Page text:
The Anti-Defamation League is calling out a record rise in anti-semitic attacks online. The new report was released just a day before the shooter carried out the attack.
On Saturday, Oct. 27, shooter Robert Bowers walked into a Pittsburg synagogue and took the lives of 11 people, injuring six others.
Leading up to the incident, Bowers used Twitter to spew hate calling Jews the children of Satan. It’s exactly the kind of rhetoric the ADL has been growing concerned about.
After analyzing more than 7.5 million Twitter messages from August to September, the ADL found nearly 30 percent of the accounts were repeatedly tweeting derogatory terms about Jews.
Some of them appear to be online robots. However, the ones controlled by real humans, the ADL says, are the most "harmful."
Prime targets have been Jewish journalists and political candidates, an uptick the ADL believes is the result of the upcoming midterm election.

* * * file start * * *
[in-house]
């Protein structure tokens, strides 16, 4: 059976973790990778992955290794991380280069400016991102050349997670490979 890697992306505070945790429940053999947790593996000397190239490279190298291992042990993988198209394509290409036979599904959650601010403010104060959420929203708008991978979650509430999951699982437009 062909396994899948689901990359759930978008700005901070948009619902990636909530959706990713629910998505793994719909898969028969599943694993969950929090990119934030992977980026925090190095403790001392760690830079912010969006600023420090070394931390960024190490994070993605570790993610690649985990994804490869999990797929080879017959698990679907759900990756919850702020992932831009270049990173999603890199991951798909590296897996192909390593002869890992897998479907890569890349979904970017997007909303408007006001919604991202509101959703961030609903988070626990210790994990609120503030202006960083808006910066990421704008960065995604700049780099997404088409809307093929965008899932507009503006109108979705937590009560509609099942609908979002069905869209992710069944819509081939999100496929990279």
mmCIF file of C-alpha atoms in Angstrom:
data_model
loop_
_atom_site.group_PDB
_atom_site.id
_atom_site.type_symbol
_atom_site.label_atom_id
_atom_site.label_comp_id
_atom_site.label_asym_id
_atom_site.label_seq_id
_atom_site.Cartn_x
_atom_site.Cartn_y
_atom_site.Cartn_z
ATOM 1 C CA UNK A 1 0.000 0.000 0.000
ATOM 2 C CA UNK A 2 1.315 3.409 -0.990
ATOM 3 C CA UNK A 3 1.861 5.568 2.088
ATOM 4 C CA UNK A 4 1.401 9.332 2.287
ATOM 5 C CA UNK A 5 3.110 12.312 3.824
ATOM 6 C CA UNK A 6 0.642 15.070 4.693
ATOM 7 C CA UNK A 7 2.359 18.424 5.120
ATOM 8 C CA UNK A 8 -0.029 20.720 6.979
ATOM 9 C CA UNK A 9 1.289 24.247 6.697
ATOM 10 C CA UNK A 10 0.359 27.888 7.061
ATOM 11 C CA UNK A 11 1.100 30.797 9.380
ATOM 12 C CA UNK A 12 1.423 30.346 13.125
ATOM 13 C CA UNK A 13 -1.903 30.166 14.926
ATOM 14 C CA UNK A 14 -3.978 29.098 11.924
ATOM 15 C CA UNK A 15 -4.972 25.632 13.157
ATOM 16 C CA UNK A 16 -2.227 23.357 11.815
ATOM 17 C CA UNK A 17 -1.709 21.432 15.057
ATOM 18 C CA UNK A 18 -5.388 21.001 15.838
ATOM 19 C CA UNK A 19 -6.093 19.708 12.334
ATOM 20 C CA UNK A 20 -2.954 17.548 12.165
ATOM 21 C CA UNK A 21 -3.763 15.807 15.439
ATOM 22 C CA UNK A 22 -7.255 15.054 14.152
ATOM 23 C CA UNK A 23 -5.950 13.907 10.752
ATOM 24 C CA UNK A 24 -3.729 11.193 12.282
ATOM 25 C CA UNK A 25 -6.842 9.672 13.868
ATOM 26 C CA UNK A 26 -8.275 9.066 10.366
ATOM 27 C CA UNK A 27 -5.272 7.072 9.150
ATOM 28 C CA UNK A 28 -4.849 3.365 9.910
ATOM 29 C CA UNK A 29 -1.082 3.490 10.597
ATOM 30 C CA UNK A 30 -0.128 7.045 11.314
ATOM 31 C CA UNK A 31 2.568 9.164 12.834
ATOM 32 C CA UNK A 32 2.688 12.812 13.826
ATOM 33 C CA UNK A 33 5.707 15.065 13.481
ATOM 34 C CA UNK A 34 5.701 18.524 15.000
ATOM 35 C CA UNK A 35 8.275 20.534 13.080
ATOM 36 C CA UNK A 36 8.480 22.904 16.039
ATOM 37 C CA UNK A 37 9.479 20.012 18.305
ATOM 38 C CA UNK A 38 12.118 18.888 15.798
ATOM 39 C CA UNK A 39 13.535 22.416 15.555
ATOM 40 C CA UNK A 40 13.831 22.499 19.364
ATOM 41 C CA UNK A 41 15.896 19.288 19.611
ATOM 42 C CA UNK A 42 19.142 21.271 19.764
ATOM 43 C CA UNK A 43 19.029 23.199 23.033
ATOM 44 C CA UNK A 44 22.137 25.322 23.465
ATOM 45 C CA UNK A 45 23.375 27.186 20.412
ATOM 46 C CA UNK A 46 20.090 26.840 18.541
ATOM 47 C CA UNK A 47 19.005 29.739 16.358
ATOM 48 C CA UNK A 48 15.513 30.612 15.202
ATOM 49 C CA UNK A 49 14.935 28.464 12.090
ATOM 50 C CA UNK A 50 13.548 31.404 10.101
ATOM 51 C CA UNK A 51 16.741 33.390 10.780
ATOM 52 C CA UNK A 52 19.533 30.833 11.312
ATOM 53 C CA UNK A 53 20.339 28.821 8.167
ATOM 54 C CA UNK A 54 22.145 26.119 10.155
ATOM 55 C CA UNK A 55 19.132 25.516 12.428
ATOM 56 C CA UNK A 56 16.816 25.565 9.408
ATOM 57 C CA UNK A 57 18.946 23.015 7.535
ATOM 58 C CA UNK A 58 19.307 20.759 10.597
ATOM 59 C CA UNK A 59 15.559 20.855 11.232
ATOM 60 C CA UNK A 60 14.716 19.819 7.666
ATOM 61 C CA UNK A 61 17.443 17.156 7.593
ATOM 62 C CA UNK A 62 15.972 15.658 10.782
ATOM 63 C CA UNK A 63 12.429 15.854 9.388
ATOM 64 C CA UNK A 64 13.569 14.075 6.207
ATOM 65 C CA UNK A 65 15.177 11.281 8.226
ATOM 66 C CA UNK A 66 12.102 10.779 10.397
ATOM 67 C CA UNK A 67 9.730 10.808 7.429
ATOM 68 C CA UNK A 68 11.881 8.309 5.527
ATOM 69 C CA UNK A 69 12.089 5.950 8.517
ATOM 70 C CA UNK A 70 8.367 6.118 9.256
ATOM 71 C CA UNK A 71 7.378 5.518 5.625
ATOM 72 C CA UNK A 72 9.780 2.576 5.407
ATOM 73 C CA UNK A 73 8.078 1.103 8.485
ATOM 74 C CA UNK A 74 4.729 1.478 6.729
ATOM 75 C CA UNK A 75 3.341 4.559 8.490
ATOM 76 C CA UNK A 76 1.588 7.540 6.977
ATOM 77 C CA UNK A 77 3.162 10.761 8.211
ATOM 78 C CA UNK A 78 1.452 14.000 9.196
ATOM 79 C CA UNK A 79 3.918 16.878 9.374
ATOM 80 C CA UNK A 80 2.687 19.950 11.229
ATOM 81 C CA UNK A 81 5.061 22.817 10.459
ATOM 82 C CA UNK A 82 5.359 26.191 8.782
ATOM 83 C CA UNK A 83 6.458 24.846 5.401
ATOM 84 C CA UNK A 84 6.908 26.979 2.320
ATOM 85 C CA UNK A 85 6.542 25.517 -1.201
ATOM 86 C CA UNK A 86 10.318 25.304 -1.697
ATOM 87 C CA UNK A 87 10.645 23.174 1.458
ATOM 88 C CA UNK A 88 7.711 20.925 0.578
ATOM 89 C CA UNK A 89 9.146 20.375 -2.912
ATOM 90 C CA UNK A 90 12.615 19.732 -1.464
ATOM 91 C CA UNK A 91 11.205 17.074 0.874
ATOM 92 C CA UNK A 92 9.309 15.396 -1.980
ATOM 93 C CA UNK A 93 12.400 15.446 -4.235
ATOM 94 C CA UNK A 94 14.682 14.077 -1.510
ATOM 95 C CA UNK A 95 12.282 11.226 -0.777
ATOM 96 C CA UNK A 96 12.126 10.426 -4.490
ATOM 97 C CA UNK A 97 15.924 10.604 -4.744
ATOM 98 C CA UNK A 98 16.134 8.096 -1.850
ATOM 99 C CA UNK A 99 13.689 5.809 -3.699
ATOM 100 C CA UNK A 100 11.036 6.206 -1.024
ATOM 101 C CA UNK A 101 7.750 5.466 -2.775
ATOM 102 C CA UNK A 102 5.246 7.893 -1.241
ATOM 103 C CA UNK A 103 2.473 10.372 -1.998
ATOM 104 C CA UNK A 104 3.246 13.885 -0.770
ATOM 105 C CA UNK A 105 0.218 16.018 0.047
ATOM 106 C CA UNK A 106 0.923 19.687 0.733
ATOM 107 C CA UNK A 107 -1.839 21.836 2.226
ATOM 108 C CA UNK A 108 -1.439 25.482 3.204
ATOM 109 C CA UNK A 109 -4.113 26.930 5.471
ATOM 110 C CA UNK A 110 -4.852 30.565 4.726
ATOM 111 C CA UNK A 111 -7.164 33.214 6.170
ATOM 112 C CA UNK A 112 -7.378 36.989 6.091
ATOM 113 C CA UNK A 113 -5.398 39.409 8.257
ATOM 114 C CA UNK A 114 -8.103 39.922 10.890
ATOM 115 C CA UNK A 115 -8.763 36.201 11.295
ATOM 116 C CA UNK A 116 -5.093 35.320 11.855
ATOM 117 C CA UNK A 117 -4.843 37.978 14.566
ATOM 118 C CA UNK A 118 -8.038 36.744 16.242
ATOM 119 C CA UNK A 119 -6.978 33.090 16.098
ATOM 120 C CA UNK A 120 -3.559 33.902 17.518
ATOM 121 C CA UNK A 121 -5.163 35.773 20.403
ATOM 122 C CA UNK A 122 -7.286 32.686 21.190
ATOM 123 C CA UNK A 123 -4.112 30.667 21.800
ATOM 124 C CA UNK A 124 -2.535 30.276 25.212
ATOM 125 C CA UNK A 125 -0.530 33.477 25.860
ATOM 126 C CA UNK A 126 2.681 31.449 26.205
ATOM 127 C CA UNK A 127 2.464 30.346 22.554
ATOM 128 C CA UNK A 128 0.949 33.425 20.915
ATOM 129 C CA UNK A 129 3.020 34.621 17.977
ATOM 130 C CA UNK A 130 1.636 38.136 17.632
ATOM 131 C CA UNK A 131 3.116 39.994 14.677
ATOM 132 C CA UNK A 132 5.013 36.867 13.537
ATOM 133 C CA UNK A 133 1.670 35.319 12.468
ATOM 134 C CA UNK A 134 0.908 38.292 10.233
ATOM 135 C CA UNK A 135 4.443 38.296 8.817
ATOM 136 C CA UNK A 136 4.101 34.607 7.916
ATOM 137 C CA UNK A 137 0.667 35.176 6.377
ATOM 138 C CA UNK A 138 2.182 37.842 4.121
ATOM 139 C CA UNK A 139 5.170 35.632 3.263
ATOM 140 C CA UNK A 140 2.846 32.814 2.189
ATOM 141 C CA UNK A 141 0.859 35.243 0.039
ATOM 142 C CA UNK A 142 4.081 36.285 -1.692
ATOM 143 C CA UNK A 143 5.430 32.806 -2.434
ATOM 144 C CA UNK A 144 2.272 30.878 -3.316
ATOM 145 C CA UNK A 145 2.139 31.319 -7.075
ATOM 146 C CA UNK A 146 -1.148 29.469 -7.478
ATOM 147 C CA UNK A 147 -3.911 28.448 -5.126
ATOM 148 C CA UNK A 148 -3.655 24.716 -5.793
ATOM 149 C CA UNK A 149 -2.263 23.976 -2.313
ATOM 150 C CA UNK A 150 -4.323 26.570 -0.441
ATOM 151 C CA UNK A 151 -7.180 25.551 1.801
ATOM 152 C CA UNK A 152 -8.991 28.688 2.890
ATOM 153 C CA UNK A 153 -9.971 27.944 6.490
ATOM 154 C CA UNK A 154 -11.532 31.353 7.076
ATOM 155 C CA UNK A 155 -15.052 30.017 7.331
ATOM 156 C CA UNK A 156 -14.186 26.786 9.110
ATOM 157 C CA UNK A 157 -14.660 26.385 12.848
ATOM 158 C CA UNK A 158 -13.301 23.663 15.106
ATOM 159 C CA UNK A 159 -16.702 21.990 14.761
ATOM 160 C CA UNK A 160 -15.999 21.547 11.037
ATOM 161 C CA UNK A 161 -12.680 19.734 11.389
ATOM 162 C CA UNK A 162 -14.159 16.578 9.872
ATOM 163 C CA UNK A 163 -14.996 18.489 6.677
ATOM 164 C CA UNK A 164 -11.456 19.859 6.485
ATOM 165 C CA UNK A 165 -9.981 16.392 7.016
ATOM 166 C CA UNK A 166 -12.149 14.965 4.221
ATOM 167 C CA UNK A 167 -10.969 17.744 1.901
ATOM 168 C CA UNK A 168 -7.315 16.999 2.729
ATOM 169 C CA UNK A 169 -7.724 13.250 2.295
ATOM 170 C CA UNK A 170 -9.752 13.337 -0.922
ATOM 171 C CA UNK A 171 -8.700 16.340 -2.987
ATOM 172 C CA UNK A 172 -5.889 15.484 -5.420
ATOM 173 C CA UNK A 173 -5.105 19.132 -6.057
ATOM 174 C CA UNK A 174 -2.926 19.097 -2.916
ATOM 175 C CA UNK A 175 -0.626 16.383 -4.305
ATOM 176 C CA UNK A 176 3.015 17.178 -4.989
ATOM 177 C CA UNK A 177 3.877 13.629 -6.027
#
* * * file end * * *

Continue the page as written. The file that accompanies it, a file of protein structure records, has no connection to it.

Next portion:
The group says the attacks have also gotten worse since President Trump was elected.
It’s not just online hate the ADL Detroit office is tracking.
The civil rights organization says it's concerned about the uptick in hateful flyering found all over metro Detroit, including in Ferndale, Detroit and Sterling Heights.
The ADL is calling on the community as a whole to be more vigilant and to stand unified against the hateful messaging.
The Jewish community is holding a vigil at Capitol Park in Downtown Detroit at 6 p.m.